VAT Reverse Charge for Construction Services
16 February 2021
The Domestic Reverse Charge for VAT will be a massive change to the way VAT is collected and accounted for in the building and construction industry. Following several postponements, it comes into effect from 1st March 2021.
The Government introduced this change in order to prevent VAT fraud in the construction sector. The new regime will require a VAT-registered business which supplies certain construction services to another VAT-registered business, for onward sale, to issue a VAT invoice stating that the service is subject to the domestic reverse charge. However, the recipient, rather than the supplier, will have to account for and pay the VAT, rather than paying the VAT to the supplier.
This will place a big burden on construction individuals and organisations as it will impact accounting practices and cashflow. Changes will be required to traders’ sales administration and accounting systems and staff will need relevant training.
How does it work in practice?
Supplying a service:
If you are supplying a service that meets all the criteria for the Reverse Charge (check using our Flow Chart), you will no longer charge VAT to your customers. You will need to validate that they are VAT and CIS registered and not an end user.
If you use software to account for your VAT and generate invoices, you will need to change your tax codes. The sale should be reported in Box 6. Invoices should include wording that makes it clear that the Domestic Reverse Charge applies and that the customer is required to account for the VAT. The invoice should also state how much VAT is due under the Reverse Charge, or the rate of VAT. The amount of VAT should not be included in the amount charged to the customer.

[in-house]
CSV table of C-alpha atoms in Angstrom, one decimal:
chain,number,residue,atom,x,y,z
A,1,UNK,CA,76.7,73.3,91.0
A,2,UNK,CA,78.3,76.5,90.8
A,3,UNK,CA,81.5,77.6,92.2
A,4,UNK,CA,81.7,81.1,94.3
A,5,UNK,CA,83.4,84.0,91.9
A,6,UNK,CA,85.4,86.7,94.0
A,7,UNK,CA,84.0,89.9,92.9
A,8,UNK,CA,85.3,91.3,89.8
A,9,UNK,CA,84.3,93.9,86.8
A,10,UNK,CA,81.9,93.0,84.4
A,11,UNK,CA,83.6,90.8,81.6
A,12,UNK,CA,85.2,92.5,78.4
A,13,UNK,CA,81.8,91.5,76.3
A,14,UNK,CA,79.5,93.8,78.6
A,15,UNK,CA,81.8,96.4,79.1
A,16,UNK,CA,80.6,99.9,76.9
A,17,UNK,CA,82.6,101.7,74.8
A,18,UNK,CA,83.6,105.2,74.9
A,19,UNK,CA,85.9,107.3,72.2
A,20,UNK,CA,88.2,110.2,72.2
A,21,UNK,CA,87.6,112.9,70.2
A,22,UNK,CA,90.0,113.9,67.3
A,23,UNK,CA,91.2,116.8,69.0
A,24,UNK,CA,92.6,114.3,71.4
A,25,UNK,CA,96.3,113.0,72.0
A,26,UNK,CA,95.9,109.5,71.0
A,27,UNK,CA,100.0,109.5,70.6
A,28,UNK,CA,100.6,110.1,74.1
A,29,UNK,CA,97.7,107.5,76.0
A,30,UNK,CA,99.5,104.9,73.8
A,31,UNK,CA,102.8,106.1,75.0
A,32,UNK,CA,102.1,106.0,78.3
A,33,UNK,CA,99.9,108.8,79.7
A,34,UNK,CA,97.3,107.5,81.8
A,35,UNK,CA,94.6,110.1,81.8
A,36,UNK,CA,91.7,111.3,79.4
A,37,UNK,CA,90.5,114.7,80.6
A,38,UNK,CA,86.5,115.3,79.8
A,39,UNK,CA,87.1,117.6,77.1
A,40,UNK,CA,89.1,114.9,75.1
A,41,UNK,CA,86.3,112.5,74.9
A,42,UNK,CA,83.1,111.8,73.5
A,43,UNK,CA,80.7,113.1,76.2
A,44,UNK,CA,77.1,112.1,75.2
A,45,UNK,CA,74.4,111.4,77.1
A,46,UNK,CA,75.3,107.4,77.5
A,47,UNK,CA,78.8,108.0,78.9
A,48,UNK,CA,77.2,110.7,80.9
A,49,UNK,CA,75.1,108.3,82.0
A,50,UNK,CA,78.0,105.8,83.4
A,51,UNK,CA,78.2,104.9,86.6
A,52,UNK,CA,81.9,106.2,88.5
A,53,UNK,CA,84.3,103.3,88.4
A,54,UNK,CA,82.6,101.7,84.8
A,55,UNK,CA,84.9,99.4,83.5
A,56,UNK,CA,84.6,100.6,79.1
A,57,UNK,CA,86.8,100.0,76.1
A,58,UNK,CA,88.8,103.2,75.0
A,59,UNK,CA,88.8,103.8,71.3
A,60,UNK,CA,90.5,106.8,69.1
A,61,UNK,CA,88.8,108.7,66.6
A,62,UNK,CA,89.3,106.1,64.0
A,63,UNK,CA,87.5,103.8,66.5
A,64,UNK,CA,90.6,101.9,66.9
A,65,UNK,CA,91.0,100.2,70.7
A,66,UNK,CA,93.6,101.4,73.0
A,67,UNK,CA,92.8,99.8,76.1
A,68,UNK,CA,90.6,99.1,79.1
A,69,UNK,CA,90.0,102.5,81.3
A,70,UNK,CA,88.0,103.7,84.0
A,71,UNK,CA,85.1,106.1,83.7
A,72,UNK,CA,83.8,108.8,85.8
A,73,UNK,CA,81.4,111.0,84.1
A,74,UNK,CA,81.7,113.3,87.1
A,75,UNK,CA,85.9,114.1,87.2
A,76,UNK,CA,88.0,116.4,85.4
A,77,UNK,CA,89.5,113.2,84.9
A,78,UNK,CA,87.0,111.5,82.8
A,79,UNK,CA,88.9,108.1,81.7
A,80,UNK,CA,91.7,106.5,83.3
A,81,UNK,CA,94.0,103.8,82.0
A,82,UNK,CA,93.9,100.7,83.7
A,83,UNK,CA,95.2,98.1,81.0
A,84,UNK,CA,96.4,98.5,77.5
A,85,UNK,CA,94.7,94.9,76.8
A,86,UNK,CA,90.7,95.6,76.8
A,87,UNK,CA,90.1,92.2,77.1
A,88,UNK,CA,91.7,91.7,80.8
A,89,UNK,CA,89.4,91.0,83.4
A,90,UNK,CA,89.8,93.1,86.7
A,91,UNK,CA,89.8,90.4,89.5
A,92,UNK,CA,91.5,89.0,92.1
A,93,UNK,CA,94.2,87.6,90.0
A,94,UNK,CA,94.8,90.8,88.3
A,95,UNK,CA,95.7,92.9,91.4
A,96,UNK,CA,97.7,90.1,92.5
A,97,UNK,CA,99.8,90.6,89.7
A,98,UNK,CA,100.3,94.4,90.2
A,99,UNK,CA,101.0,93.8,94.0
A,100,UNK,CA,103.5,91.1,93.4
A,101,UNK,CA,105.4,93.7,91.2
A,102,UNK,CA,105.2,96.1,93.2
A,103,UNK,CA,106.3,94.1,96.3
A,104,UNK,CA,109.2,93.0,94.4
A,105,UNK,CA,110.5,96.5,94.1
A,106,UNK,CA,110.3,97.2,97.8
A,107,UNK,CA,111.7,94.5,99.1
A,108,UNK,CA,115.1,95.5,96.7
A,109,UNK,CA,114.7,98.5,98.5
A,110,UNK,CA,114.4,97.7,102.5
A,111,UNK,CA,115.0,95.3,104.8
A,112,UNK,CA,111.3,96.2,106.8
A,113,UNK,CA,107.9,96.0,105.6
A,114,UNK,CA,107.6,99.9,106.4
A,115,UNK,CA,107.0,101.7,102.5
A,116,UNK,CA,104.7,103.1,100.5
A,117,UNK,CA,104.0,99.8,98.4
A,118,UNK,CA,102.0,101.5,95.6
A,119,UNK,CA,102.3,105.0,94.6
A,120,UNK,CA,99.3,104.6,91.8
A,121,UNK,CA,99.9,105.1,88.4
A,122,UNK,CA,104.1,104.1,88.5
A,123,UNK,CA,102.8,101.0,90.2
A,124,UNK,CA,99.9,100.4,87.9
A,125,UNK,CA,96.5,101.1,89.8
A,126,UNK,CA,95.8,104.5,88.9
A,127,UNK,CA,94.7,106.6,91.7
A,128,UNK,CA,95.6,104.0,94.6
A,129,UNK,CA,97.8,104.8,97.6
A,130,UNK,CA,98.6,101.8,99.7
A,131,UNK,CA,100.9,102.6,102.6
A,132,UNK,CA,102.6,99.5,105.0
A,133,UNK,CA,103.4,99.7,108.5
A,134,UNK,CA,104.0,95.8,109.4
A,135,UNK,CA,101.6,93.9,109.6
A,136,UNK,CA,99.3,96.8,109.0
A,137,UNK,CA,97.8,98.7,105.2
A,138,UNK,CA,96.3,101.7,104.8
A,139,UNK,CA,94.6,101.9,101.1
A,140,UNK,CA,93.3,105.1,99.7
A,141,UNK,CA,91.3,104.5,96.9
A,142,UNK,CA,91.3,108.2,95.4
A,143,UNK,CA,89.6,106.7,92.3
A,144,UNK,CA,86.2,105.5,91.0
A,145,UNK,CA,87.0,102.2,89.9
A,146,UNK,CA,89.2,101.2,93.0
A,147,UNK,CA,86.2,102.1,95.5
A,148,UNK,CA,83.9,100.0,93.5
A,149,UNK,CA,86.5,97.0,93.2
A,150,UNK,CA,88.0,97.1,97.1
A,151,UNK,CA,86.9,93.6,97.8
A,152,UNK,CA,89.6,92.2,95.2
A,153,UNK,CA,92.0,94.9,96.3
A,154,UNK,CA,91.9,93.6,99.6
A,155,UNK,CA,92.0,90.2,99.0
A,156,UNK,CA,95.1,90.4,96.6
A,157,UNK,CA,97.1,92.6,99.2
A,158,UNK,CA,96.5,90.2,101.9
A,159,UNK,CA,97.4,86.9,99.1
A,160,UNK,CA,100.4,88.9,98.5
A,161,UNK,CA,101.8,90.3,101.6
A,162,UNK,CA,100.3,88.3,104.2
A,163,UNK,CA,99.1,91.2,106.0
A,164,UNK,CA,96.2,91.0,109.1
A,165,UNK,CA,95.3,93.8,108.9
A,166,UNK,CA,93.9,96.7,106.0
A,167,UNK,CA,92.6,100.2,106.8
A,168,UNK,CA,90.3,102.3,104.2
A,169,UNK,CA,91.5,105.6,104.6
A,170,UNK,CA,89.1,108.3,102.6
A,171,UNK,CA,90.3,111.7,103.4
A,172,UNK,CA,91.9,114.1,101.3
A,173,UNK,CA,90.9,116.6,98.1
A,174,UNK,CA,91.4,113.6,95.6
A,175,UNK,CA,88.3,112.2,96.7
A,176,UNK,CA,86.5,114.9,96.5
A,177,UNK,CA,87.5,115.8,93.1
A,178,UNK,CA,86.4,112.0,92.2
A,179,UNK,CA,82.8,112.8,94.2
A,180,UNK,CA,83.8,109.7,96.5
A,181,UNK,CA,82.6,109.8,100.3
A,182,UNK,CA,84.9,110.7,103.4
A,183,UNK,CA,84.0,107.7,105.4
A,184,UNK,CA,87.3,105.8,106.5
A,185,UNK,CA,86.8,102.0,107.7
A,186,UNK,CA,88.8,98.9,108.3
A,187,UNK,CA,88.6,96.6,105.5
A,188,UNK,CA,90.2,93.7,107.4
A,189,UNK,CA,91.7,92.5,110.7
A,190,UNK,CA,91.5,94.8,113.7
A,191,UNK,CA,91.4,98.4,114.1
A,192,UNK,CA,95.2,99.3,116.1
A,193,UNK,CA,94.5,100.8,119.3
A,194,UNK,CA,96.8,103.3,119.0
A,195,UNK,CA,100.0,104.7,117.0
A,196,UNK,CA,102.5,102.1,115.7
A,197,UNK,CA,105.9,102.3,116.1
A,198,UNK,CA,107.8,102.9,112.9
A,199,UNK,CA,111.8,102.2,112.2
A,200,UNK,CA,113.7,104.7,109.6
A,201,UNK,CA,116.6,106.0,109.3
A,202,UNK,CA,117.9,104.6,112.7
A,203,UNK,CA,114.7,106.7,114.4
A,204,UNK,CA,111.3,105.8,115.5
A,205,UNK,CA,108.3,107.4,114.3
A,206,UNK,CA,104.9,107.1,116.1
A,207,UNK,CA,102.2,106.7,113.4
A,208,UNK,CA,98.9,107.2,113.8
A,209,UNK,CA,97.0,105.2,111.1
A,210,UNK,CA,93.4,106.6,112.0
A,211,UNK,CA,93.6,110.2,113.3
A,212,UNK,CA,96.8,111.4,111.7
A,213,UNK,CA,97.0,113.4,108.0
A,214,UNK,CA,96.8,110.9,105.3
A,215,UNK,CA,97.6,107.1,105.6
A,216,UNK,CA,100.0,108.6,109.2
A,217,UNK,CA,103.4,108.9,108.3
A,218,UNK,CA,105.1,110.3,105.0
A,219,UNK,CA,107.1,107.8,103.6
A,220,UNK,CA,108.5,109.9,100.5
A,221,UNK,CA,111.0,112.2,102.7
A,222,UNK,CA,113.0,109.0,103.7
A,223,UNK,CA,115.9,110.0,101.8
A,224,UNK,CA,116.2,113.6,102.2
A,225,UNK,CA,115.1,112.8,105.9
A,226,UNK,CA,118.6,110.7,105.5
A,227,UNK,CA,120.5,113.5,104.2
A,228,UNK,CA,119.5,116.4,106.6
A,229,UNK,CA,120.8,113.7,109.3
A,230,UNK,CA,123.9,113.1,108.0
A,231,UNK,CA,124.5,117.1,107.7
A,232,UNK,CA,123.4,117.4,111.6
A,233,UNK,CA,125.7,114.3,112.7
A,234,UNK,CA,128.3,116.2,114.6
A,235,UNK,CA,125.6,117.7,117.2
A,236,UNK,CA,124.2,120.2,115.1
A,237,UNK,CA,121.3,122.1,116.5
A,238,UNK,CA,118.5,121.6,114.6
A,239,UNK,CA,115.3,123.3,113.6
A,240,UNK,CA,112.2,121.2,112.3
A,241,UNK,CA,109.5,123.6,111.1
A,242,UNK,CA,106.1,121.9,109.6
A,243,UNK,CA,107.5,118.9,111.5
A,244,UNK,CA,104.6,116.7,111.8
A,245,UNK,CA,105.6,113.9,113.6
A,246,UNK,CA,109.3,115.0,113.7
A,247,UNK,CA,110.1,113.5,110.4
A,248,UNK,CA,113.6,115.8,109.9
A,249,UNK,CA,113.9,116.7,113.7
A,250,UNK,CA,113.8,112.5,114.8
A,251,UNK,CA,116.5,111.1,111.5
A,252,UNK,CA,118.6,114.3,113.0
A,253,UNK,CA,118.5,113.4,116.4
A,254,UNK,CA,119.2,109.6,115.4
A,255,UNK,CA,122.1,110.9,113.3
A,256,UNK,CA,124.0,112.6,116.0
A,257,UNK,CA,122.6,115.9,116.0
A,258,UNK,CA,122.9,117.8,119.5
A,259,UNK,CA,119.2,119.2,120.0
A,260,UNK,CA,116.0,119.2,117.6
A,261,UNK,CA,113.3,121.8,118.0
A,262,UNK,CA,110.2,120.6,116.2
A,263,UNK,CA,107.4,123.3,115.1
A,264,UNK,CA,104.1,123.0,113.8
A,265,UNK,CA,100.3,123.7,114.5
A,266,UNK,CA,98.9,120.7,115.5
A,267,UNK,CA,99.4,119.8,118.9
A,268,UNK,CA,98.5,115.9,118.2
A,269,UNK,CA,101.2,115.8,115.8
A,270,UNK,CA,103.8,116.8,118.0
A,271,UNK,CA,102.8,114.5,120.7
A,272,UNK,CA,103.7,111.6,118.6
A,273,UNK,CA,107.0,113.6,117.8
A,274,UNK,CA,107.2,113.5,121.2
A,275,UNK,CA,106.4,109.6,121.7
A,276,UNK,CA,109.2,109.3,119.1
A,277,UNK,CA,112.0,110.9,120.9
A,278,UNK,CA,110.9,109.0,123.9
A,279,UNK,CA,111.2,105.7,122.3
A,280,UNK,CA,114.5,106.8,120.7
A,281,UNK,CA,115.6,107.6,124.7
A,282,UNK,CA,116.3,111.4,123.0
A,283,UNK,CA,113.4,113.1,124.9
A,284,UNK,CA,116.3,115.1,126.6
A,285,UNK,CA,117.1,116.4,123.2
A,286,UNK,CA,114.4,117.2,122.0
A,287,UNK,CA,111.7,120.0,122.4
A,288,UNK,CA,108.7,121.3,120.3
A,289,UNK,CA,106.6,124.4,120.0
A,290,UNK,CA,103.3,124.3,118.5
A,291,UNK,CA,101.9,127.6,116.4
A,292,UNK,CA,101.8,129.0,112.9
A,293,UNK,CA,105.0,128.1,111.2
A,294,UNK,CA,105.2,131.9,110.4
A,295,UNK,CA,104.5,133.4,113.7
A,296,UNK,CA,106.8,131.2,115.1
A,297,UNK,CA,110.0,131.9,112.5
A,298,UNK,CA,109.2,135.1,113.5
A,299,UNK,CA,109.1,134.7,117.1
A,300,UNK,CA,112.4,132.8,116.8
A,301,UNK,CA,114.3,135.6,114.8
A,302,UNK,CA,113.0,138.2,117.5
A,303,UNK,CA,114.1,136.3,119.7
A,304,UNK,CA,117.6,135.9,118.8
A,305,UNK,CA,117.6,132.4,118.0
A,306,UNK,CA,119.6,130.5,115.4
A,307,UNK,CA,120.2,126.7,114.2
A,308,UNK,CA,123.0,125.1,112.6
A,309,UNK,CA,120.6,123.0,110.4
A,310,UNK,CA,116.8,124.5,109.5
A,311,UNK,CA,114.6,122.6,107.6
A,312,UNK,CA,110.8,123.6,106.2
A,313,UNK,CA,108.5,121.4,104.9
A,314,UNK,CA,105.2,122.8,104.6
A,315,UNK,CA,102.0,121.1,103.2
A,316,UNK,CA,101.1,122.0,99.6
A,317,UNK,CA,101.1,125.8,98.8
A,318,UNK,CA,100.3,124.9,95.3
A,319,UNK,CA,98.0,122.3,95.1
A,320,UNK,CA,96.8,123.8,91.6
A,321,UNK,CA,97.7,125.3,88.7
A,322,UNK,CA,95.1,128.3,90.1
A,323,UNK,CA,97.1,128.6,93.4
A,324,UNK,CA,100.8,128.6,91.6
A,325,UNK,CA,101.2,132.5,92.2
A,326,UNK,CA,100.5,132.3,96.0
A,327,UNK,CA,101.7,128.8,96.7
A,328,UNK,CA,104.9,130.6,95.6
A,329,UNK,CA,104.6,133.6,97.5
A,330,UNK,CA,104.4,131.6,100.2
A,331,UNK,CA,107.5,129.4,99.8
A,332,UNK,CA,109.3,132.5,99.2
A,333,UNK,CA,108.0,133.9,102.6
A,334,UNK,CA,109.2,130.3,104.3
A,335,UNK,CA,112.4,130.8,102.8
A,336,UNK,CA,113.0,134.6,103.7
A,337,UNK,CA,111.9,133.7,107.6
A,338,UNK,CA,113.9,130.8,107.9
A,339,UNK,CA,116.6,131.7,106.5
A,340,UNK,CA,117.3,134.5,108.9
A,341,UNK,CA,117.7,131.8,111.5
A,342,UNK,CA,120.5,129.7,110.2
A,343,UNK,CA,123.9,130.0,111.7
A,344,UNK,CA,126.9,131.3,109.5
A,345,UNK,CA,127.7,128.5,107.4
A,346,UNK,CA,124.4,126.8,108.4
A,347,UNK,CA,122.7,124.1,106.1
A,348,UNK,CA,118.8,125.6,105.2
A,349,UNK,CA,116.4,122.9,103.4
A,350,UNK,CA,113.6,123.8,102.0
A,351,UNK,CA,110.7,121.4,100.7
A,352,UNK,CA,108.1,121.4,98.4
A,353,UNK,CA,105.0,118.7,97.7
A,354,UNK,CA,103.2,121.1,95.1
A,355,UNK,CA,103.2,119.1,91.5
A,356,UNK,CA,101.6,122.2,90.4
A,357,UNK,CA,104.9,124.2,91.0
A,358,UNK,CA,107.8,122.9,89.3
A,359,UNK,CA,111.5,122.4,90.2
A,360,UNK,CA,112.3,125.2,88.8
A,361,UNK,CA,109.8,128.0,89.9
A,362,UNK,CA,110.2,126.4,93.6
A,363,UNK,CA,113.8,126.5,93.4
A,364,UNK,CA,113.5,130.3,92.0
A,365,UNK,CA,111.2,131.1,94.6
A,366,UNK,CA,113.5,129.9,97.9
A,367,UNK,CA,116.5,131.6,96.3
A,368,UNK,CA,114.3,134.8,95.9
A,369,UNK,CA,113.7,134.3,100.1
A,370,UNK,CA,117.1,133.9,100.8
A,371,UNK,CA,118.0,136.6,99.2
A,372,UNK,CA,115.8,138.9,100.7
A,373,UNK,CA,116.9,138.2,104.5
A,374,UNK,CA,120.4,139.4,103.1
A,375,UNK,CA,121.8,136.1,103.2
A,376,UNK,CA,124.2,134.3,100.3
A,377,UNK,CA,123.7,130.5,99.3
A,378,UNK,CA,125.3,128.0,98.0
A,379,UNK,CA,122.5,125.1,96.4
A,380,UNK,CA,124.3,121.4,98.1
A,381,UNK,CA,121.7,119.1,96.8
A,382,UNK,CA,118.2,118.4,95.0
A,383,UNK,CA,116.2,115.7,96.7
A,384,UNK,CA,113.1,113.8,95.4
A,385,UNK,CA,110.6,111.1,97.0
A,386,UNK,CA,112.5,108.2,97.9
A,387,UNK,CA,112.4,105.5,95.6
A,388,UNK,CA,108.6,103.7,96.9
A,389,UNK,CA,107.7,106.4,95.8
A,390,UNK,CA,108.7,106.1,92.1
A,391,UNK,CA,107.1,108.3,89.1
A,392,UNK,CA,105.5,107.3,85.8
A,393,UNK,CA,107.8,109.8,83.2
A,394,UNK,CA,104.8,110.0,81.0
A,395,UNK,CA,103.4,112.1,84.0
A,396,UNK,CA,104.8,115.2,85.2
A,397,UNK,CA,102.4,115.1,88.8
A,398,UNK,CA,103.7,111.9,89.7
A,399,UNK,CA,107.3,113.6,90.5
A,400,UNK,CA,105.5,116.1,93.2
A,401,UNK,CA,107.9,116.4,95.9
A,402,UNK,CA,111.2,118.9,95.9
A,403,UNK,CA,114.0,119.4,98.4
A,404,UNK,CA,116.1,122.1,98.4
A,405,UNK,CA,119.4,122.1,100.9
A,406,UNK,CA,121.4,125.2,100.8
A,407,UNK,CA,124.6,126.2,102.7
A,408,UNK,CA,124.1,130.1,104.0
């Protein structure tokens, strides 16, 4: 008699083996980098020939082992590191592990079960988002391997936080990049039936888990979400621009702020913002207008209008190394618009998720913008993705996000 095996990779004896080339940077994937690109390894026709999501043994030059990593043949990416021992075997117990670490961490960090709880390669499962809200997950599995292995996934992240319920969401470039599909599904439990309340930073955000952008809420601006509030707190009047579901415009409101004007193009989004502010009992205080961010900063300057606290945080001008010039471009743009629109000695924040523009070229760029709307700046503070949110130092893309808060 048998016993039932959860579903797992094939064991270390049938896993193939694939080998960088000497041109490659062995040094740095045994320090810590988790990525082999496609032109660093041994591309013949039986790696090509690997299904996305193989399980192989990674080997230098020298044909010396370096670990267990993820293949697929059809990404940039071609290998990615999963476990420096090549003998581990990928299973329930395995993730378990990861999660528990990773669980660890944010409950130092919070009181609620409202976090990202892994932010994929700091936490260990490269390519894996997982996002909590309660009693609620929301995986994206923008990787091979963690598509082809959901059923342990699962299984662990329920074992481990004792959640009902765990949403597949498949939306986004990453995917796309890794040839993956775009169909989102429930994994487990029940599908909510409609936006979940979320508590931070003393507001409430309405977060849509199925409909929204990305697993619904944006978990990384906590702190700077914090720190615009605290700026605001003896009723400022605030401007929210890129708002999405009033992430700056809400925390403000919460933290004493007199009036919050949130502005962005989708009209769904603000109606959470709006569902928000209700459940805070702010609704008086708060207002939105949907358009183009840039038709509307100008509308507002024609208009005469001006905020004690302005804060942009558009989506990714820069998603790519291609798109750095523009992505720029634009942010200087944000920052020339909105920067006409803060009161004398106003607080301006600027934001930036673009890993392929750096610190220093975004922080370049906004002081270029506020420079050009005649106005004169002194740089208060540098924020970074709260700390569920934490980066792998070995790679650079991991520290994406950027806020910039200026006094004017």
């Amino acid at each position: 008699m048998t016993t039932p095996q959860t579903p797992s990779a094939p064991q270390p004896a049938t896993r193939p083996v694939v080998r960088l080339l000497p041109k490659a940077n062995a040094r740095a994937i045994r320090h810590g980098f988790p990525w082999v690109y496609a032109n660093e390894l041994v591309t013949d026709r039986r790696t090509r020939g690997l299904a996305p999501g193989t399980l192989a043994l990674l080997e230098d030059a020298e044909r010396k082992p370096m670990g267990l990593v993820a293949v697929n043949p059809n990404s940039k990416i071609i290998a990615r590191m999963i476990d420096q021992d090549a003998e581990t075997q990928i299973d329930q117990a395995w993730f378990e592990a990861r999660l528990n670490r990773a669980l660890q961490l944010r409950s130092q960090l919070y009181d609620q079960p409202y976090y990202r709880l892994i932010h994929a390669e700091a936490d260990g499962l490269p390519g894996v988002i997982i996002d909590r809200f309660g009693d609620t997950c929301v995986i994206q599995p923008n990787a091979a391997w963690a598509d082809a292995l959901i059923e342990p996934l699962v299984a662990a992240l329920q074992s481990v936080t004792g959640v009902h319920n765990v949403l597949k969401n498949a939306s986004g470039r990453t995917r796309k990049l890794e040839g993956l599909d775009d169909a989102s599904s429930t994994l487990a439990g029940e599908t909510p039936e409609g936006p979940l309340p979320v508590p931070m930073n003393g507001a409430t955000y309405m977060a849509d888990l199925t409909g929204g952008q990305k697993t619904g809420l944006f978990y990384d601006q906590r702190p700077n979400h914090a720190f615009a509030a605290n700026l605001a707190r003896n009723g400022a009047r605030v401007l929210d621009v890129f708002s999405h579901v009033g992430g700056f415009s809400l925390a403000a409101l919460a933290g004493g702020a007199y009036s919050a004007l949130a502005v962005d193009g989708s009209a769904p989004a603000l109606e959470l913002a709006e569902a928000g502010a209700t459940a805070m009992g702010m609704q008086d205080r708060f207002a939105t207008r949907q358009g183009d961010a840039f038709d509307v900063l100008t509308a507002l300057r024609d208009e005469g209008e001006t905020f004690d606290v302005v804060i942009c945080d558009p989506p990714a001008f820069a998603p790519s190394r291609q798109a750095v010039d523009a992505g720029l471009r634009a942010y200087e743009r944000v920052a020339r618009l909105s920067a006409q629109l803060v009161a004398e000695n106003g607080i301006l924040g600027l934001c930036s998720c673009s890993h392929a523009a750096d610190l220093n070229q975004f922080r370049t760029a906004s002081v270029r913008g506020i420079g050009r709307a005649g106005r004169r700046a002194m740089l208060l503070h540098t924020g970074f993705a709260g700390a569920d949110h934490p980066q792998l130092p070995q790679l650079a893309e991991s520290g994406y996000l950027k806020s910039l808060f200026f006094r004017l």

Receiving a service:
If you are receiving a service that meets all the criteria for the Reverse Charge and you are VAT and CIS registered and not an end user, you won’t be charged VAT by your supplier. You will need to charge yourself VAT, so the VAT due will be paid to HMRC in Box 2 and reclaimed in Box 4. The net value should be reported in Box 7. If you use software, you may have a tax code for the receipt of reverse charge services which will automatically calculate the VAT.
Construction Services affected by the Domestic Reverse Charge
The reverse charge will affect supplies of building and construction services supplied at the standard or reduced rates that also need to be reported under CIS.
The reverse charge does not apply if the service is zero rated for VAT or if the customer is not registered for VAT in the UK.
Employment businesses who supply staff and who are responsible for paying the temporary workers they supply, are not subject to the reverse charge.
You will have to apply the reverse charge if you supply any of these services:
- constructing, altering, repairing, extending, demolishing or dismantling buildings or structures (whether permanent or not), including offshore installation services
- constructing, altering, repairing, extending, demolishing of any works forming, or planned to form, part of the land, including (in particular) walls, roadworks, power lines, electronic communications equipment, aircraft runways, railways, inland waterways, docks and harbours